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The Fifth Estate Movie

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PLEADING THE FIFTH Benedict Cumberbatch is gripping as Julian Assange, however The Fifth Estate gets too deep into the intellectual side of things.
Frank Connor

The Fifth Estate

Current Status:
In Season
124 minutes
Wide Release Date:
Daniel Bruhl, Benedict Cumberbatch, Anthony Mackie
Bill Condon, R.J. Cutler
Walt Disney Pictures

We gave it a B+

Bill Condon’s The Fifth Estate is an edgy and exciting drama about WikiLeaks and its founder, the renegade Australian journalist/anarchist Julian Assange. As played by Benedict Cumberbatch, Assange is a tall, slit-eyed, and emotionally hooded creature who presents himself as a new kind of information warrior: a subversive of the cyber era who will publish anything that exposes the sins of corporations and governments. Cumberbatch, in long, stringy white-blond hair that looks a bit too much like the wig it is, does a commanding impersonation of the real man’s imperiousness and louche narcissism. His Assange has a pout of aggrievement fixed on his soft, pale, babyish features. He’s a real contradiction — a reptilian idealist.

Assange passes off WikiLeaks as an ‘organization,’ but it’s really just him, working with fake email addresses and a courtly European assistant, Daniel Domscheit-Berg (Daniel Brühl), who helps man the keyboards. Yet as these two post unedited documents and videos, revealing injustice around the world — corruption at a Swiss bank, death squads in Kenya, the murder of two journalists by U.S. troops in Iraq — The Fifth Estate generates a nervous, almost manic version of the let’s-bring-down-the-kingpins rush of a ’70s conspiracy thriller.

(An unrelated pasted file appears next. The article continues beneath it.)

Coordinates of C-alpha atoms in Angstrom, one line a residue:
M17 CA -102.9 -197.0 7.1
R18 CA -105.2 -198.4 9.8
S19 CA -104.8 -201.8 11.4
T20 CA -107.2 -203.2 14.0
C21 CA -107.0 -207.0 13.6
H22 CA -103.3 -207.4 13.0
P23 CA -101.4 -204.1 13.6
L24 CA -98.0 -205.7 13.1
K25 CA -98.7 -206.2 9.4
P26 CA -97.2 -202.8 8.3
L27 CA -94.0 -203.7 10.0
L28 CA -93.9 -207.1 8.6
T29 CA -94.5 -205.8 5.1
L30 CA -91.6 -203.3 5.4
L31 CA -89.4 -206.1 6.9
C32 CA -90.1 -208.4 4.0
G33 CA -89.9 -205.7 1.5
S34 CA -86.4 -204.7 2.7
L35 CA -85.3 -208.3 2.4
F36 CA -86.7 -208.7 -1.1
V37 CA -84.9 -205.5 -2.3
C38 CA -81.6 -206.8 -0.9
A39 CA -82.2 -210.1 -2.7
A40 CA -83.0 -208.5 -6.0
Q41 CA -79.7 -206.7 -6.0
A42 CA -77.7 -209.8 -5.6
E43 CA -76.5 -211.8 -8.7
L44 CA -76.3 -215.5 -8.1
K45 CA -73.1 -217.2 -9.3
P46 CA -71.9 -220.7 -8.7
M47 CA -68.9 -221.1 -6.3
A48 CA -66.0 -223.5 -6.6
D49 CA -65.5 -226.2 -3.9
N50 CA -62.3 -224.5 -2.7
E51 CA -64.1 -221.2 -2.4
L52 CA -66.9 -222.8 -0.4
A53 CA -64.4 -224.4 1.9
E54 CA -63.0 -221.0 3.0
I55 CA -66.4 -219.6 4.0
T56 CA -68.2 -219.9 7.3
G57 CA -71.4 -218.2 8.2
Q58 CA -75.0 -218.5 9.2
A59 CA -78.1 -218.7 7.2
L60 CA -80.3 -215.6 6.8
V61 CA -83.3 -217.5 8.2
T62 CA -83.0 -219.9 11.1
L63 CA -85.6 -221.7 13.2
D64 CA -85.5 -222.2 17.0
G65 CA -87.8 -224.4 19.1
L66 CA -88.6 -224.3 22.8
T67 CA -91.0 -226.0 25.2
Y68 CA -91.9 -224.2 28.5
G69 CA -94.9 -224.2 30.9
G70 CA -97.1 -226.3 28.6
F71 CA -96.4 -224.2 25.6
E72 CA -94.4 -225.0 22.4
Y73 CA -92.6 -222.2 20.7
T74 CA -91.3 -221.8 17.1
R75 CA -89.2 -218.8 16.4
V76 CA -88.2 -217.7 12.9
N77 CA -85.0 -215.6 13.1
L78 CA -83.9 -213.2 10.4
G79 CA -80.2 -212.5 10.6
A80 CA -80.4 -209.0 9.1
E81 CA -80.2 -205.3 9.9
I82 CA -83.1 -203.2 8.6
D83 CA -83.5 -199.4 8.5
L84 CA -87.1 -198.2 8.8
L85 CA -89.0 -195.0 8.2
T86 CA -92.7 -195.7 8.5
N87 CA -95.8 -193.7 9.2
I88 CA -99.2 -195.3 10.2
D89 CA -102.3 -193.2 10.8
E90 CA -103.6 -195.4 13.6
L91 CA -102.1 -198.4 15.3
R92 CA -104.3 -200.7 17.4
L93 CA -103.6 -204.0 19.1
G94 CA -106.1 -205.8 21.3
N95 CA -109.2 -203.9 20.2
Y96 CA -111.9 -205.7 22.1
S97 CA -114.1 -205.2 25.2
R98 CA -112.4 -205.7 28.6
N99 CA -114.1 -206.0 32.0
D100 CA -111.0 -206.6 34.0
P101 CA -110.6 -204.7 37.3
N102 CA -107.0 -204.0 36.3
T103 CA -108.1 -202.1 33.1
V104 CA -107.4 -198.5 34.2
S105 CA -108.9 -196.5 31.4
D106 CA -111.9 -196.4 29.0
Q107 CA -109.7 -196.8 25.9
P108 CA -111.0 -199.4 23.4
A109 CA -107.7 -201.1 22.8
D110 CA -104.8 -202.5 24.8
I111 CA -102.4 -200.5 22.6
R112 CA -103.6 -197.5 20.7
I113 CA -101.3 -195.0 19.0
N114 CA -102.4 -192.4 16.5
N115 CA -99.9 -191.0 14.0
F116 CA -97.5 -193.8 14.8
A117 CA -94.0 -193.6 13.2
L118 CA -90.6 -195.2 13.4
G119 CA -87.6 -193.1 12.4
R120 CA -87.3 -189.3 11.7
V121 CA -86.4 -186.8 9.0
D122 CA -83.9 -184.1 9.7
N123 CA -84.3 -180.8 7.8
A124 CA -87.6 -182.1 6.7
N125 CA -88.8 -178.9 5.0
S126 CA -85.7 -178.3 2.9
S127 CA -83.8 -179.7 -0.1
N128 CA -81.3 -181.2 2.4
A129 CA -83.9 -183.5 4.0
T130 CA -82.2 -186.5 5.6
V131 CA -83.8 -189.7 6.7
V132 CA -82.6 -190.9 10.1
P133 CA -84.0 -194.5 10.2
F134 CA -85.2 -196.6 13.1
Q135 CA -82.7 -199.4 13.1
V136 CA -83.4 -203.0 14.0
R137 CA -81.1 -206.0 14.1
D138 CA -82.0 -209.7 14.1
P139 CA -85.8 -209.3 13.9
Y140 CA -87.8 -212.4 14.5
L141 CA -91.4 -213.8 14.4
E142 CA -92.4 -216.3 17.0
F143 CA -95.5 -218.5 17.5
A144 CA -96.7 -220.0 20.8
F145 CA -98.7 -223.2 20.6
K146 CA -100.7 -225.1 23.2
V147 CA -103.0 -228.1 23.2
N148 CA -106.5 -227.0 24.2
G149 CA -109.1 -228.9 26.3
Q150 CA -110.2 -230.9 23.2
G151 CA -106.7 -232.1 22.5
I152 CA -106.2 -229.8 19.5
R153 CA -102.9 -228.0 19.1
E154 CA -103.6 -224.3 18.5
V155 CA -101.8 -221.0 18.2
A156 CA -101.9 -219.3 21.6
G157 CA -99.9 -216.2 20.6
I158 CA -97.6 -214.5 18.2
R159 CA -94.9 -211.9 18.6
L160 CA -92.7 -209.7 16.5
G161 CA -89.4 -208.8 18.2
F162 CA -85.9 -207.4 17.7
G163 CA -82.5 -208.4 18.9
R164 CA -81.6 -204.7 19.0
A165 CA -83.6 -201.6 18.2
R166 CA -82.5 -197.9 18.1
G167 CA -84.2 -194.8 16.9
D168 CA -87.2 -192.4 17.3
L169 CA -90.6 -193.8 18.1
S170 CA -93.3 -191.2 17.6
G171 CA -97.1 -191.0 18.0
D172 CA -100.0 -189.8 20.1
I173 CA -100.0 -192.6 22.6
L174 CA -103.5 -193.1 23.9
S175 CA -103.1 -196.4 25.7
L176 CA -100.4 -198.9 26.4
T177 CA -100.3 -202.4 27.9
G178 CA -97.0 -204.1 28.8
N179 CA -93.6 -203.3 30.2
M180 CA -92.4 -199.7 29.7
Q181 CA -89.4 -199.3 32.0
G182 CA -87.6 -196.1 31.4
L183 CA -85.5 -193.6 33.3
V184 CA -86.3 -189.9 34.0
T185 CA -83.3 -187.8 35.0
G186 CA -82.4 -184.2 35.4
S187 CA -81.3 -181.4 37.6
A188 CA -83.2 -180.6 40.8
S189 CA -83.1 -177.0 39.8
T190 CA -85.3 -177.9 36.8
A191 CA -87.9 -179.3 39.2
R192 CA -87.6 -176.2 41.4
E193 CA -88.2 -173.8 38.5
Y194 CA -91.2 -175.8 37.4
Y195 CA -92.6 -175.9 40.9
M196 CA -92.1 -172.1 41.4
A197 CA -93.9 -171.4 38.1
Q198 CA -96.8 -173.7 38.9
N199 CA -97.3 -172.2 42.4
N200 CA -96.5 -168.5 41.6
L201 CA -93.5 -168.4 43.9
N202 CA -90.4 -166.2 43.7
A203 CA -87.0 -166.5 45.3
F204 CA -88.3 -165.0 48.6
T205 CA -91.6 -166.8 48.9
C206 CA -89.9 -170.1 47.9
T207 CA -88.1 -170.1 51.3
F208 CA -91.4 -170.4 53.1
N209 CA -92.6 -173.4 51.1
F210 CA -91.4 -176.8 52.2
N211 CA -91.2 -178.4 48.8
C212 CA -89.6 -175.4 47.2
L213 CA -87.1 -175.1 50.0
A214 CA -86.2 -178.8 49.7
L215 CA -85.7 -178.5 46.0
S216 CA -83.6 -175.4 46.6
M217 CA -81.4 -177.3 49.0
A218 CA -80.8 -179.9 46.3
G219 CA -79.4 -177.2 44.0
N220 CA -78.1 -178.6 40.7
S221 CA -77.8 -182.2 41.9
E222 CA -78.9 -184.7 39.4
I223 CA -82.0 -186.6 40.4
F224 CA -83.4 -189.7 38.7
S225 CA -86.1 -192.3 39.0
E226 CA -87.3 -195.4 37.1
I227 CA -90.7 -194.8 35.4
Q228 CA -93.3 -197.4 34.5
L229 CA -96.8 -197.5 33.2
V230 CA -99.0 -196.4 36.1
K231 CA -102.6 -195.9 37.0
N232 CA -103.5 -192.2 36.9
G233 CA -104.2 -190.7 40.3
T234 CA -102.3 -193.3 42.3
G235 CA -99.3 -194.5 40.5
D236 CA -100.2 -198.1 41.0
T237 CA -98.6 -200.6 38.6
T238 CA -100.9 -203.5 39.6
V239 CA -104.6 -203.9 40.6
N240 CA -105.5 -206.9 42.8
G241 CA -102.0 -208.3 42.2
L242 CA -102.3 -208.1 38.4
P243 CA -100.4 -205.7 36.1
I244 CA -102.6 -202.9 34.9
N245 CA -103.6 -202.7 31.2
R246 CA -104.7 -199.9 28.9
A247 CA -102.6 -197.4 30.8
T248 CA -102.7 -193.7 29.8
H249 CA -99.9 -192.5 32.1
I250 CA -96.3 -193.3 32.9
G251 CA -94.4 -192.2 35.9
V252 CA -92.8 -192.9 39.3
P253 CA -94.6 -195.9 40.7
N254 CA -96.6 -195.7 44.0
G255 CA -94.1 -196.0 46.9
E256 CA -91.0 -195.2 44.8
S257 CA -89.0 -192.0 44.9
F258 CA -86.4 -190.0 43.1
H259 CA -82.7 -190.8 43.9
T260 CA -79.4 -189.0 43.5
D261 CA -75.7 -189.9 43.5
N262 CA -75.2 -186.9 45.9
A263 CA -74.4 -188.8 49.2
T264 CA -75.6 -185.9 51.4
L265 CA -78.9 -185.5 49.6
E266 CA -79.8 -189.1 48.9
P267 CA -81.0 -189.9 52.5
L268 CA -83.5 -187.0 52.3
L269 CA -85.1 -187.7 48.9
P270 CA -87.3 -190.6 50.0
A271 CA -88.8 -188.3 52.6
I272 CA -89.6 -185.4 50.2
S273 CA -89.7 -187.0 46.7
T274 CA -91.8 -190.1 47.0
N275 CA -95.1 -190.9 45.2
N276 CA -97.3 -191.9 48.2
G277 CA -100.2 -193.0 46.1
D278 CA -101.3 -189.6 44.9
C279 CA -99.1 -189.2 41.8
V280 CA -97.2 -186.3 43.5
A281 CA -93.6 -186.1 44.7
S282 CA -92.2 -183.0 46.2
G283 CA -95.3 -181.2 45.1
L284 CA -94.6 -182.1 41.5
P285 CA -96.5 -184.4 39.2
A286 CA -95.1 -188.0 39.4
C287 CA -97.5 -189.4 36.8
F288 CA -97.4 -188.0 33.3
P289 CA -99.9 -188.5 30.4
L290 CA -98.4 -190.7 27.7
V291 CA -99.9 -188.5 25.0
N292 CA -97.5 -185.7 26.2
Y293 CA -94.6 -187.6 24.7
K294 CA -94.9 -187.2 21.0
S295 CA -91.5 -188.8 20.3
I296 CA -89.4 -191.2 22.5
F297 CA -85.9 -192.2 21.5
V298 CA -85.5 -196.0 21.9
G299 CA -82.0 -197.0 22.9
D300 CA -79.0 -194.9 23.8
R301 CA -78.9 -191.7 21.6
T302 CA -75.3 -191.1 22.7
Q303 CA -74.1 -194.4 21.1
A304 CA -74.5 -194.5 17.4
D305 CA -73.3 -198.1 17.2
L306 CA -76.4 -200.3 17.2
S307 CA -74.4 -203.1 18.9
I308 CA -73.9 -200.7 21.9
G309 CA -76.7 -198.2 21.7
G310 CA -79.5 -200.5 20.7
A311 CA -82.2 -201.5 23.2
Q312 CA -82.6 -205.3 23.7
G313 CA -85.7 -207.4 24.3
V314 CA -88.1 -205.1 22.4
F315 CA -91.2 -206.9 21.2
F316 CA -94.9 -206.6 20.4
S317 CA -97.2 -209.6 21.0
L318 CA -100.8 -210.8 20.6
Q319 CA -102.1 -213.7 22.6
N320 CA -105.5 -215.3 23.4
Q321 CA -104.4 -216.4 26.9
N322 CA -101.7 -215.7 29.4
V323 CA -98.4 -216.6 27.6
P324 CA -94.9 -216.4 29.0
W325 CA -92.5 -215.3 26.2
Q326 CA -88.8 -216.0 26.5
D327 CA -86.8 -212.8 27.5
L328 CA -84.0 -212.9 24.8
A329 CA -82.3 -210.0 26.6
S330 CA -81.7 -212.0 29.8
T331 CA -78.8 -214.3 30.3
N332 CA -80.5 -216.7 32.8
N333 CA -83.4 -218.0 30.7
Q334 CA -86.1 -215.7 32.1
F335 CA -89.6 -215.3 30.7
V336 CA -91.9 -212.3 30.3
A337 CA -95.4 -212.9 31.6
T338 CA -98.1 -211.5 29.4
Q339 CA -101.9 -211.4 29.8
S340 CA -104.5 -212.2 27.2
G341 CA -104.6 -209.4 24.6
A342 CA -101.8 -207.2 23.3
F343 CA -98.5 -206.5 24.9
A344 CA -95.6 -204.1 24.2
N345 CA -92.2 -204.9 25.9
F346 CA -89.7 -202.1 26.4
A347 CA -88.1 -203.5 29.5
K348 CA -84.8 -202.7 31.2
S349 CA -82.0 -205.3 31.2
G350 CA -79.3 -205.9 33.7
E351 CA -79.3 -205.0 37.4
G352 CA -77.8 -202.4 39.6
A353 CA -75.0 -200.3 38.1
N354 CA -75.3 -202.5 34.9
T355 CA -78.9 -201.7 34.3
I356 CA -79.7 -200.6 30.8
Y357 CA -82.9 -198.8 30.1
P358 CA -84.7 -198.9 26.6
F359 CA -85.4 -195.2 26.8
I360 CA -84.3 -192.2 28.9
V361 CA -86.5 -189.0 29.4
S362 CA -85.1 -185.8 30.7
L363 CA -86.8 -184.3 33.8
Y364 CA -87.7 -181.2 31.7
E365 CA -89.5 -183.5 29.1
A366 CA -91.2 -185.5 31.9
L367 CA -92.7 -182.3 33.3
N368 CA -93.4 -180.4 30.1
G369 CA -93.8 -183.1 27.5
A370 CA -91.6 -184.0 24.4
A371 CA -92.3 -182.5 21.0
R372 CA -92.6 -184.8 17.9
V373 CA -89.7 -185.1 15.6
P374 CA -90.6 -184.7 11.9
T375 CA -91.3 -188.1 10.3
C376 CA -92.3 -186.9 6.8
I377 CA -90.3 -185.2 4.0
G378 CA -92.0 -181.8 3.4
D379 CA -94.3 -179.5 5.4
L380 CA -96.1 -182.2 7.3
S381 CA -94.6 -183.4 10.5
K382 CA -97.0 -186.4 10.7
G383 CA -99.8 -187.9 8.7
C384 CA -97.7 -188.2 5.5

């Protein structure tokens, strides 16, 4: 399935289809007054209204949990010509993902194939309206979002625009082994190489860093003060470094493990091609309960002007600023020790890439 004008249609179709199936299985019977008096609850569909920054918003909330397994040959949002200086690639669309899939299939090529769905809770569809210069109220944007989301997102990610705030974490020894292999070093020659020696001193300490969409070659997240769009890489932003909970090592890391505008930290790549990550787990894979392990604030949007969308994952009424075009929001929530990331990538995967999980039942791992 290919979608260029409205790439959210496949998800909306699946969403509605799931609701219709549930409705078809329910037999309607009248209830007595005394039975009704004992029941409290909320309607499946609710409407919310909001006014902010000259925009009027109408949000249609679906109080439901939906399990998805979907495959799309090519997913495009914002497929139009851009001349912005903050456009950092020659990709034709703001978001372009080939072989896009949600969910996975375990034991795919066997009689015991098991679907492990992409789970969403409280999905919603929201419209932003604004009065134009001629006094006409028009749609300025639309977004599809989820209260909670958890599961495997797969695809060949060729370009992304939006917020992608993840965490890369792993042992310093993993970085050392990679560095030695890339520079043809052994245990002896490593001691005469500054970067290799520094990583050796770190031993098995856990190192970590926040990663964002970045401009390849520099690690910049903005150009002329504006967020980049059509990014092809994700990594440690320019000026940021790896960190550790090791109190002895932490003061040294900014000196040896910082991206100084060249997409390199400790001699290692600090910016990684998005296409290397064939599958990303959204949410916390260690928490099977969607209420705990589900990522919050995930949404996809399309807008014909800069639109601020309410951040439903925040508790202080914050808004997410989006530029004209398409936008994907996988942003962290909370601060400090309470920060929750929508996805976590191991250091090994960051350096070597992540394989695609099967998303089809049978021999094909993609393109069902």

Condon keeps his camera up close to the actors, plugging us into the electricity of their mission. At the same time, the movie asks: When does the unrestricted flow of information start to destroy all it’s out to save? Assange comes on as a reporter, and in a sense he is, but he’s like Woodward or Bernstein as a member of the Weather Underground. He’s reckless and barely cares if he hurts civilians, so he isn’t just outside the system — he’s outside the human connection that holds the system together. Condon is shrewd enough to depict Assange not as a hero but as a scoundrel crusader who tests the power of the Internet. The Fifth Estate is flawed (it grips the brain but not the heart), yet it feverishly exposes the tenor of whistle-blowing in the brave new world, with the Internet as a billboard for anyone out to spill secrets. Call it the anti-social network. B+